Three Programmers Shed Western Booths


Showtime Networks Inc., Starz Encore Group LLC and Playboy TV Networks confirmed last week that they will not be on the floor of this year's Western Show.

Dropping the booths is a bid to cut costs by the three programmers, who will participate in this year's annual event in Los Angeles but won't have their usual presence among the exhibitors.

In an era of consolidation, "the exhibit floor, per se, is not the best way to meet our customers," said Showtime Networks Inc. executive vice president of sales and affiliate marketing Jeff Wade.

The networks said they've made an effort to place their affiliate-representative offices as close to their major clients as possible. That move has made costly show booths-though none of the networks would disclose those costs-an expensive luxury.

"Our shareholders win because we're deploying our money in other areas," said Starz Encore senior vice president of marketing and business development Mike Hale. The programmer will exhibit only at the National Show in the spring, he said.

Playboy TV Networks will give up its 50-foot-by-50-foot booth, said Playboy executive vice president of sales and affiliate relations Brian Quirk. However, Playboy has contracted with the California Cable Television Association to host a hotel suite at the show.

Other shows will be reviewed on a case-by-case basis. Playboy participated in this month's Atlantic Show and was disappointed by the traffic, Quirk noted.

But other events have become valuable stopovers. For example, Playboy sends its entire field staff to the Cable Television Association for Marketing's digital pay-per-view conference, he said.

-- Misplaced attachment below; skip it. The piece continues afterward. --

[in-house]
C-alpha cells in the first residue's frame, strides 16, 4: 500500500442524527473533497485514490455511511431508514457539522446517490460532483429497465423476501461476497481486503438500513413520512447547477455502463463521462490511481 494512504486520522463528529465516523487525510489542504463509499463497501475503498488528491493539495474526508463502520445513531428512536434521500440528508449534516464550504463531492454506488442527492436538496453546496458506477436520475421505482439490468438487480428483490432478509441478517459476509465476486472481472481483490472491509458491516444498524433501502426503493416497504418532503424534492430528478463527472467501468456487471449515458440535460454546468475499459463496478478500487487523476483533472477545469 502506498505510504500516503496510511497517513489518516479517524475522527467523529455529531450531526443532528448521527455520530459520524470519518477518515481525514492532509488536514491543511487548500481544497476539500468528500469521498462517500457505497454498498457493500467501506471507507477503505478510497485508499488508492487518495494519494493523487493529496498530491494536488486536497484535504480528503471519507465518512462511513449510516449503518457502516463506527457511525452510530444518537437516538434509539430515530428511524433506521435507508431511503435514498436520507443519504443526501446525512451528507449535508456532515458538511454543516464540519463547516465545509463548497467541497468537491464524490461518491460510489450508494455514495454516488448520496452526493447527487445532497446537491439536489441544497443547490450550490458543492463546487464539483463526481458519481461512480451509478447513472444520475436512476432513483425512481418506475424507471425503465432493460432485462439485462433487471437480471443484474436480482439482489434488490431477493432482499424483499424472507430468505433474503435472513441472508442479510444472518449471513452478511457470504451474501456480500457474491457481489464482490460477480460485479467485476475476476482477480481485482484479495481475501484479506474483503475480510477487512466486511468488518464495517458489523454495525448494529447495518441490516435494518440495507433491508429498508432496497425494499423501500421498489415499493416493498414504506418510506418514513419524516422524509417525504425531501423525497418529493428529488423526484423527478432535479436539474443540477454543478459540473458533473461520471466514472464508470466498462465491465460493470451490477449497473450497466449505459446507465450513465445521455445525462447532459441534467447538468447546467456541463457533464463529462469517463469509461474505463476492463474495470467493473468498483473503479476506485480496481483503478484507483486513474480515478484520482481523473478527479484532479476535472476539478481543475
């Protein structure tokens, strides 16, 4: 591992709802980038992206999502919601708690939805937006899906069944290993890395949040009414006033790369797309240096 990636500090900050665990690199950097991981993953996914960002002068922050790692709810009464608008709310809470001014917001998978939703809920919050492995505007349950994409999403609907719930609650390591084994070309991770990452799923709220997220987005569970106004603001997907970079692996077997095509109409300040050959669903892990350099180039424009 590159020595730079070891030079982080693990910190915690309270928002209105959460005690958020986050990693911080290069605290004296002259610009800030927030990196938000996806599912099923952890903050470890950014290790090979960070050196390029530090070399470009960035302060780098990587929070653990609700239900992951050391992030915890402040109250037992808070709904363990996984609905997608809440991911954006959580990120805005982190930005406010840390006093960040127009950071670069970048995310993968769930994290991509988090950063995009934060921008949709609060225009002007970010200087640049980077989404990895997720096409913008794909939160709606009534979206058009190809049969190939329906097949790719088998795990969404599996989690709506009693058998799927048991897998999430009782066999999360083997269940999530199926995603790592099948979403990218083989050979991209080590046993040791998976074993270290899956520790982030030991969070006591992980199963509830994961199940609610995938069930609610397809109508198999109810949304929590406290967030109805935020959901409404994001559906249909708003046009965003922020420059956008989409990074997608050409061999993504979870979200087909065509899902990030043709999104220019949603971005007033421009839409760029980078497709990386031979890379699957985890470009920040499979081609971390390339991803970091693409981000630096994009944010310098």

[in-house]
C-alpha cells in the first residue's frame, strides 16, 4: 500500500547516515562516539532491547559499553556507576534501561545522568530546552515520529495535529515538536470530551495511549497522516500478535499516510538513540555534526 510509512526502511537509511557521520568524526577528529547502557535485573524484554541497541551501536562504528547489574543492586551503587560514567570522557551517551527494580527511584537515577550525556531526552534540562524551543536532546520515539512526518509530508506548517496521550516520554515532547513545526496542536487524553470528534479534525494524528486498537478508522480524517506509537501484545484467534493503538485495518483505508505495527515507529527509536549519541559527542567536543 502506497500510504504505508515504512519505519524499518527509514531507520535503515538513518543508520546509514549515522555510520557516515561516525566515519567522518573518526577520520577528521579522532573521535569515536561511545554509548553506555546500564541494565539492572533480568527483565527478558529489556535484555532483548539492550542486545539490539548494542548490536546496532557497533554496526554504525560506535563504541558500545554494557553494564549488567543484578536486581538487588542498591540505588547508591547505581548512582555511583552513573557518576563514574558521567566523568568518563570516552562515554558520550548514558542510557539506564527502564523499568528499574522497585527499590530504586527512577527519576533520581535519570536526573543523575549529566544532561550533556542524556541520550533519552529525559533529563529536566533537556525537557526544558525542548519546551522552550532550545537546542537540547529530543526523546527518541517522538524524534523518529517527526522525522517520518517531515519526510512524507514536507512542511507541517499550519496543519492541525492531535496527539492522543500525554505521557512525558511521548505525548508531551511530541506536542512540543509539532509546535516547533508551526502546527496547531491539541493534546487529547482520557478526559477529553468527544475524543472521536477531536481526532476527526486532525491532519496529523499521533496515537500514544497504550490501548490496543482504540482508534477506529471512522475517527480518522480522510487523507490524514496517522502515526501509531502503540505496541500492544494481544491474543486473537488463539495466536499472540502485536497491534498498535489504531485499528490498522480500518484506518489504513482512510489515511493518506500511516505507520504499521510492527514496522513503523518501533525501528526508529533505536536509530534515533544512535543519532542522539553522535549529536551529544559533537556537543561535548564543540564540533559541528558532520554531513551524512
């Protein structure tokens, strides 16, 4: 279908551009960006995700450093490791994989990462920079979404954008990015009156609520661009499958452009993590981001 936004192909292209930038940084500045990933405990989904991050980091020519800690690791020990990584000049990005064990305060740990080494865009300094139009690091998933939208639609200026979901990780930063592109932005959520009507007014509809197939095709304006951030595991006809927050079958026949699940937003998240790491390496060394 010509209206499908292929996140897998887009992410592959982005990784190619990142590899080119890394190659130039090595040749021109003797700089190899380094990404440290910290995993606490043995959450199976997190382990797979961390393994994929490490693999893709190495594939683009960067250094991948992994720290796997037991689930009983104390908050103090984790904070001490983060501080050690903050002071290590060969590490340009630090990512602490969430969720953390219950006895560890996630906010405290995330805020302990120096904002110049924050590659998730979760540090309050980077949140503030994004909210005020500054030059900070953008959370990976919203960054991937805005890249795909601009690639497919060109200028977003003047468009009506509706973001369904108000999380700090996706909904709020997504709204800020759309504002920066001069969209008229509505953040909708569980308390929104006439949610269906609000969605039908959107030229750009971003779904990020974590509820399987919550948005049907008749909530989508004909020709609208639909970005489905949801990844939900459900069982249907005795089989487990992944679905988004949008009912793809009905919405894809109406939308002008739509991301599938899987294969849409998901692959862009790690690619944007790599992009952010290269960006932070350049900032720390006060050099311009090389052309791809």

Without the booth, Quirk said, he might do something unheard of at prior shows: attend a panel session.

Recently, many vendors have complained that trade shows are too frequent. A National Cable Television Association committee, whose members include state-association executives, has discussed trimming the number of regional events.

In a convergence environment, programmers would like to participate in trade shows outside of the wired-cable world, such as Internet, satellite and electronics-industry events, exhibitors noted.

All three networks said they have not turned their backs on the Western Show. And executives who have scheduled "meaningful meetings" will still attend several events. Even the Western Show booths may be revisited in the future, as circumstances change.

Because the Western Show has evolved into a cable-technology showplace, there are many companies seeking floor space, including non-programmers. Twenty-five companies are on an exhibitor waiting list, said CCTA vice president C.J. Hirschfield. And 20 other companies, such as Microsoft Corp., want additional space.

Although the association is disappointed to see its legacy supporters leave the floor, new participants will make up for the lost revenue, Hirschfield said.